Love is not always enough to fix everything, but love is the best part of ourselves that we have to offer others. So give love, give love, and then give more love we should and must because, while love is not always enough, sometimes love is just enough.

Sunday, September 11, 2016

A Gift from Gracie

When I chose to watch Gracie,  rather than continue teaching, I knew that my choice was the best gift I could give to Gracie because she spends her weekdays with someone who loves her and whom she loves, and this gives some peace of mind to my son and daughter-in-law while they are at work. At the time I made my choice, I thought I was giving Gracie (and her parents) a gift, but it turns out Gracie gives gifts to me too.

Charles Dickens begins his novel A Tale of Two Cities with these words, "It was the best of times, it was the worst of was the spring of hope, it was the winter of despair, we had everything before us, we had nothing before us...," and these words pretty much sum up the dichotomy of my life nowadays because I am a caregiver for my toddler granddaughter, Gracie, and for my elderly husband, Gordon, who has dementia, both of whom are in diapers.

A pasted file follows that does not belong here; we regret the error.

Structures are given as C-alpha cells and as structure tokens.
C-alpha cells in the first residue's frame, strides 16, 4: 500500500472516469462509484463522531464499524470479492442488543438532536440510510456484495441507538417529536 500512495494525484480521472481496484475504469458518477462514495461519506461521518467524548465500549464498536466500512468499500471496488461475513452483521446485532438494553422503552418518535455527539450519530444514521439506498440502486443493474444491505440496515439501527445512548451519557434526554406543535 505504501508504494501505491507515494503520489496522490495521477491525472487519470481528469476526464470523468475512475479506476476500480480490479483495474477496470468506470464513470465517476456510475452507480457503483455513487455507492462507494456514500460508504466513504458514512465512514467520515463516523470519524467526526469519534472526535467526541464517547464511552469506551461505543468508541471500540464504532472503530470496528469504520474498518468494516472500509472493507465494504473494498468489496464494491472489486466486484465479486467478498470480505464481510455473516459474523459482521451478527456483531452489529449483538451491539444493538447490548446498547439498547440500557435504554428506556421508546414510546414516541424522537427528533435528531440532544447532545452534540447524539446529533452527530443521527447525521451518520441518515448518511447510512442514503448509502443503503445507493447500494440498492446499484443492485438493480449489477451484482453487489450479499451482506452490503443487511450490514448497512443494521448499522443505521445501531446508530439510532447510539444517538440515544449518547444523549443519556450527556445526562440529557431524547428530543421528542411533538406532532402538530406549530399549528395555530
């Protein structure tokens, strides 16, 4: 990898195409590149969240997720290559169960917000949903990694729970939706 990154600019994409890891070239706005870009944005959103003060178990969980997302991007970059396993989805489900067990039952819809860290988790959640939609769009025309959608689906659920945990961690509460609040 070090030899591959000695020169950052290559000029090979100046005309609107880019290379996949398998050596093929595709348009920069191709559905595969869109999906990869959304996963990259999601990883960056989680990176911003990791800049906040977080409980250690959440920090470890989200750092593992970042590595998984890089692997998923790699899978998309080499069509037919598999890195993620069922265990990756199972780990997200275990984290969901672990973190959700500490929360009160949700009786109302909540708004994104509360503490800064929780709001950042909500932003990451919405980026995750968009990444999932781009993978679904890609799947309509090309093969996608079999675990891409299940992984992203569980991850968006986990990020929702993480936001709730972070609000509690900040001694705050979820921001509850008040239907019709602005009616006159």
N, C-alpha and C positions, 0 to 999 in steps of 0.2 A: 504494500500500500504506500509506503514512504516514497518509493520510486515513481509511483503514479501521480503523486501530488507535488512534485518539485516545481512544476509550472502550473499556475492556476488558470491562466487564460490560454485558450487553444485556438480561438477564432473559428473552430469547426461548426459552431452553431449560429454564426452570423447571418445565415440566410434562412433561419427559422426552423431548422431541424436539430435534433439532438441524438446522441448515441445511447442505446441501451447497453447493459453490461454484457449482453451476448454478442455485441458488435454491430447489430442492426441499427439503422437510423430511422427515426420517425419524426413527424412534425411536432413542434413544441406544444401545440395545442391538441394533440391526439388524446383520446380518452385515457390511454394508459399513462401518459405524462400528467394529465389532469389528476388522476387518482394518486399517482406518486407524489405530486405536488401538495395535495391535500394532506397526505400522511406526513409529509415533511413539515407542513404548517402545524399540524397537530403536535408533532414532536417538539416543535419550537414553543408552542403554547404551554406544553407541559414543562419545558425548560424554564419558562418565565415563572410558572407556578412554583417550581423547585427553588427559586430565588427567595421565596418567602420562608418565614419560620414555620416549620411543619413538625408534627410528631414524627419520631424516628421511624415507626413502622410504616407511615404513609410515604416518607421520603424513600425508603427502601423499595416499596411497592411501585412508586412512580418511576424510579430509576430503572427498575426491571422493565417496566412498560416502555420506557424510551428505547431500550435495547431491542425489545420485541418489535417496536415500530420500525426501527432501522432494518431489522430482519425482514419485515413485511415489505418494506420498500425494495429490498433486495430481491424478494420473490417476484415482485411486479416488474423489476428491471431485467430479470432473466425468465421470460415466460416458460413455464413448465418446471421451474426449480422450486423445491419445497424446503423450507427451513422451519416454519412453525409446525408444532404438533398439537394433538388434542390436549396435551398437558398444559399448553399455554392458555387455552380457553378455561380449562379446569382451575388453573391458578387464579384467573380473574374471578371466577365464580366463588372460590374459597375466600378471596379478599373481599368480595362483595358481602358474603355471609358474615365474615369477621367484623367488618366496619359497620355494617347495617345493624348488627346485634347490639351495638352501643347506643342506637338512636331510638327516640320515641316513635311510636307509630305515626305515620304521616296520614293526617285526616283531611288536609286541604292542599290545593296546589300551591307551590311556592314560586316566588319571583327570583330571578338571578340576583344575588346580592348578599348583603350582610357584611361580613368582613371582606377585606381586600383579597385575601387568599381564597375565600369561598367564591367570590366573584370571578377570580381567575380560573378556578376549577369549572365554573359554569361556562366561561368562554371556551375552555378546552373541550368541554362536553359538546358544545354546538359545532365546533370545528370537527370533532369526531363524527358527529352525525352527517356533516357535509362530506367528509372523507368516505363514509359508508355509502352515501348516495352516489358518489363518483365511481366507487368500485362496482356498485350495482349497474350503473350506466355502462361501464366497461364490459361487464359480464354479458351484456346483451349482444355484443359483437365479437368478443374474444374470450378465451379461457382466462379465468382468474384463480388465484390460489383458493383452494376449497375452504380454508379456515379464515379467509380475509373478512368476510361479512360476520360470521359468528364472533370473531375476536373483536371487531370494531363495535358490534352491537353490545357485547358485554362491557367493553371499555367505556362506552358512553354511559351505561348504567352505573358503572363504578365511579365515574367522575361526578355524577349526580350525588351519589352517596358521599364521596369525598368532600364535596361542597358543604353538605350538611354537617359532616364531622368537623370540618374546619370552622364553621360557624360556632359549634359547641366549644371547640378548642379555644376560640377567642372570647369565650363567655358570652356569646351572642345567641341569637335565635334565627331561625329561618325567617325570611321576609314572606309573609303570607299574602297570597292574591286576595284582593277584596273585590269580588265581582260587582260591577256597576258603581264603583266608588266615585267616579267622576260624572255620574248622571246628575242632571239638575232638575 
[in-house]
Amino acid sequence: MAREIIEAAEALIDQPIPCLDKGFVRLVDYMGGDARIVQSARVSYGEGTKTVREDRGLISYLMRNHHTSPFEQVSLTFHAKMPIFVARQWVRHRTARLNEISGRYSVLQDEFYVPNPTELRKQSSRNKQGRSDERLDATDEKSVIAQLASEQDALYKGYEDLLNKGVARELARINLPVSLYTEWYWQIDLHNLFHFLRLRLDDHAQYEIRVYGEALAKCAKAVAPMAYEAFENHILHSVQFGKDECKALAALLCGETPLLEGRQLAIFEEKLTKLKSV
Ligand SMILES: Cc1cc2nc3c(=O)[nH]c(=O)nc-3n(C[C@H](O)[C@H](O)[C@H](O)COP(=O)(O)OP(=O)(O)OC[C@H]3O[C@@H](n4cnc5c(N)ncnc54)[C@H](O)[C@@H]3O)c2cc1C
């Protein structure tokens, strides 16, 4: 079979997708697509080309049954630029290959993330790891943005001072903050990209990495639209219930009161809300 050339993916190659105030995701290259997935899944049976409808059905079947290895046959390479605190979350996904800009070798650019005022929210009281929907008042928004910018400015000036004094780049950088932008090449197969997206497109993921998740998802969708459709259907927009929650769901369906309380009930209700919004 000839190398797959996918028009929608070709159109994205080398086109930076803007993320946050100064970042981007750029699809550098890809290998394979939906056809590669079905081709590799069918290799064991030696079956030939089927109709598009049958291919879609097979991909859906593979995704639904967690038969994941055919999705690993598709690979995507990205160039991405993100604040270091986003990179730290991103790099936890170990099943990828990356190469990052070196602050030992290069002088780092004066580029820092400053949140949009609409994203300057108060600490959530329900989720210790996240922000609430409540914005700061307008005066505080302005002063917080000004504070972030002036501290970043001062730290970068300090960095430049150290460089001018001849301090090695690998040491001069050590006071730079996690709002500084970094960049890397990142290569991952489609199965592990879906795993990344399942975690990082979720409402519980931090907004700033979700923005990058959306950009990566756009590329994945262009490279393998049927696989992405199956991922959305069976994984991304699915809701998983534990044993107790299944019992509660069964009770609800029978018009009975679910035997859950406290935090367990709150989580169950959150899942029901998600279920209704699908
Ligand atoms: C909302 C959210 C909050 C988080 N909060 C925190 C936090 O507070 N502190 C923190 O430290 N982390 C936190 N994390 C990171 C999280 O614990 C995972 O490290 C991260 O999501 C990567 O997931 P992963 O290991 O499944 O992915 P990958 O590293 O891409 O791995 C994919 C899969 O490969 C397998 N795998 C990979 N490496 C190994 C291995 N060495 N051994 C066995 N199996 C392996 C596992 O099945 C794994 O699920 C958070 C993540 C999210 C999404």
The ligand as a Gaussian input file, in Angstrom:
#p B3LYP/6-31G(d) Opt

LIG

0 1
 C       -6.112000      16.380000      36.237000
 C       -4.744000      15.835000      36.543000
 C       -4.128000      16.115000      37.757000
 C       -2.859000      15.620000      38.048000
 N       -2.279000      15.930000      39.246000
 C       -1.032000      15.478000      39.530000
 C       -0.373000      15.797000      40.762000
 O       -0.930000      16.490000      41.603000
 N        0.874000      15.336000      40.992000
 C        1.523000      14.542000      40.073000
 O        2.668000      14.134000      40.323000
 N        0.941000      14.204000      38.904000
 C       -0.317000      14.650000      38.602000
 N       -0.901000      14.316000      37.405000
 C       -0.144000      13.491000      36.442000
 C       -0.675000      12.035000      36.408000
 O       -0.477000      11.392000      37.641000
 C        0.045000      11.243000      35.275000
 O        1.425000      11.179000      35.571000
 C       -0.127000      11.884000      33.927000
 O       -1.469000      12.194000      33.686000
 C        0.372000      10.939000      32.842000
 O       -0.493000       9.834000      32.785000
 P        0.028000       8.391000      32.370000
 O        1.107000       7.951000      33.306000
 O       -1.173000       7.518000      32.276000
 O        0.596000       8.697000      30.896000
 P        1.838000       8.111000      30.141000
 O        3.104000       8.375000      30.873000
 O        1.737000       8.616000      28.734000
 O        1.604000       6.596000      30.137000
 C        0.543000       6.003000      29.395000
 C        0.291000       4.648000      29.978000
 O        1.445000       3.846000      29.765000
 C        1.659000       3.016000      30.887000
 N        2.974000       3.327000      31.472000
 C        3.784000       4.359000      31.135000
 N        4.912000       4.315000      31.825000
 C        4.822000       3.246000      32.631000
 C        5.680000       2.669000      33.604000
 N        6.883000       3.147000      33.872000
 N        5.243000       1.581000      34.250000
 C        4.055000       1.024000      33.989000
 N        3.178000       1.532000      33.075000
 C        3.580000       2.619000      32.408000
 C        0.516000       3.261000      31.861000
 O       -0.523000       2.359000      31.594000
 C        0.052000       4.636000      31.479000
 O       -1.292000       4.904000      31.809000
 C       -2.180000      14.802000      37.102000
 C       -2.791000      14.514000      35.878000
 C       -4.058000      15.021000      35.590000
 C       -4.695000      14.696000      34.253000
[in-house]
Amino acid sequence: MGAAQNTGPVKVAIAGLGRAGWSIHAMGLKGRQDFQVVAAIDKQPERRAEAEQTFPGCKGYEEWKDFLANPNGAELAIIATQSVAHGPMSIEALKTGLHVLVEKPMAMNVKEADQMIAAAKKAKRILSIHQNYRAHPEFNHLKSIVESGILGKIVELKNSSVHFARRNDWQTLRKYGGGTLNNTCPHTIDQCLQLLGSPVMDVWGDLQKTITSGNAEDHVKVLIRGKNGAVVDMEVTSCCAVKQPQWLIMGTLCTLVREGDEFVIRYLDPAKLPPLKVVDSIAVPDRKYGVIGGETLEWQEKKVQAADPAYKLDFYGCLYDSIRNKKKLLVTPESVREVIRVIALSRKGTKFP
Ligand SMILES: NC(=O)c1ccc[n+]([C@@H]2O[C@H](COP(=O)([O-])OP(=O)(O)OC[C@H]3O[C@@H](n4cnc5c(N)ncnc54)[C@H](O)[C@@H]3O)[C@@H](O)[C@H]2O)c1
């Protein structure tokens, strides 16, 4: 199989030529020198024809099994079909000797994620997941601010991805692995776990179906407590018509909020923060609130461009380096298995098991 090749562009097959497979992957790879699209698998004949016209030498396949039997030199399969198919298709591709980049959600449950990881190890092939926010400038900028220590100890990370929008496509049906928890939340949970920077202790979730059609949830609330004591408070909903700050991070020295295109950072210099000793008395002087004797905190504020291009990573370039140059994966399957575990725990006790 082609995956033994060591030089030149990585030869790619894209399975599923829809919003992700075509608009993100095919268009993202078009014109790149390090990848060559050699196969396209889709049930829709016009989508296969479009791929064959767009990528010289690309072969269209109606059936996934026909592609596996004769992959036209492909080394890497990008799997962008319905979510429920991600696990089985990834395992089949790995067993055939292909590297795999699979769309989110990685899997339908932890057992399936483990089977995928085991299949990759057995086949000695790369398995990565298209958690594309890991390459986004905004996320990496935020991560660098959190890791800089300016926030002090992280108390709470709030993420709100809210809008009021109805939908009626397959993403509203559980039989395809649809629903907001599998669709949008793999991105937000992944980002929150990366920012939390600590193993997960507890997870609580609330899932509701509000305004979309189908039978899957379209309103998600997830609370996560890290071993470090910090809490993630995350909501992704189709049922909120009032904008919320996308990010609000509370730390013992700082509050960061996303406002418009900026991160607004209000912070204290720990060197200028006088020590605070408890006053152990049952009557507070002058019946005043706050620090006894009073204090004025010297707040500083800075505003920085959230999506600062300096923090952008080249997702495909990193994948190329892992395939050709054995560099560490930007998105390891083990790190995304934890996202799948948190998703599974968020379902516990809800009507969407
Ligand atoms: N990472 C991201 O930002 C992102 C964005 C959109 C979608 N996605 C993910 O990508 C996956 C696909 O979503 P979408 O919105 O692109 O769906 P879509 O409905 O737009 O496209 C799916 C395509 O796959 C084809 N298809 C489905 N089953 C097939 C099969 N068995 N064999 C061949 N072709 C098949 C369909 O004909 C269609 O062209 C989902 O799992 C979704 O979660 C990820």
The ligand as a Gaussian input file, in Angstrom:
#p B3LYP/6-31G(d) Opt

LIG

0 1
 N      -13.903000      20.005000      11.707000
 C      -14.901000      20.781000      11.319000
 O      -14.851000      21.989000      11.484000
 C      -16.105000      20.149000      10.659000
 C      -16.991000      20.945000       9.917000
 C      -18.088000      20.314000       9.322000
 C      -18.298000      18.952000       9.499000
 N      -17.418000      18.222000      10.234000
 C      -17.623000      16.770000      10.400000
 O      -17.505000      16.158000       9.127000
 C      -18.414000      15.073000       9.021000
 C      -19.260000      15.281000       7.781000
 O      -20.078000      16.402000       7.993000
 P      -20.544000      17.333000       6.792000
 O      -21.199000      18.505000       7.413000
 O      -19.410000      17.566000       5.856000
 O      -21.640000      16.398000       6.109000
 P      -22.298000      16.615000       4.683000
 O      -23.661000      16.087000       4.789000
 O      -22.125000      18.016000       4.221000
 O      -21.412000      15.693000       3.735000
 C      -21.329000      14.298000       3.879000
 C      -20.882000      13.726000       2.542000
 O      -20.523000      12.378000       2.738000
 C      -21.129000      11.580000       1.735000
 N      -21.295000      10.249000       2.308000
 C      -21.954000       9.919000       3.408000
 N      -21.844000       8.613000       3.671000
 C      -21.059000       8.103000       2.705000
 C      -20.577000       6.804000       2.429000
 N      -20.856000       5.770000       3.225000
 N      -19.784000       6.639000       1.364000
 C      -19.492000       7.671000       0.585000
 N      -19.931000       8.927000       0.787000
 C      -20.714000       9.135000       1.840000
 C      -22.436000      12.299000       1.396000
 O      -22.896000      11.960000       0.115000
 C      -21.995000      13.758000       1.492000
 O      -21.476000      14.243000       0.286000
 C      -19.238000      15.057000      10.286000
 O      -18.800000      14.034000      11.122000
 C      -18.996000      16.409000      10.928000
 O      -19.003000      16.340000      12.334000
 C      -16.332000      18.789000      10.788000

Gracie wakes up full of joy each day. She laughs and talks to her stuffed animals. When you enter her room, she greets you with a delightful smile and makes you feel like the most special person in the world. While I change her diaper, she "talks" to me, giggles, plays peek-a-boo, and while helping me change her out of her jammies  and into her play clothes, bestows a surprise kiss when I least expect it. Days spent with Gracie are the "best of times" because they are full of fun, love, and wonder; days spent with Gracie are full of "hope" because she has "everything before" her.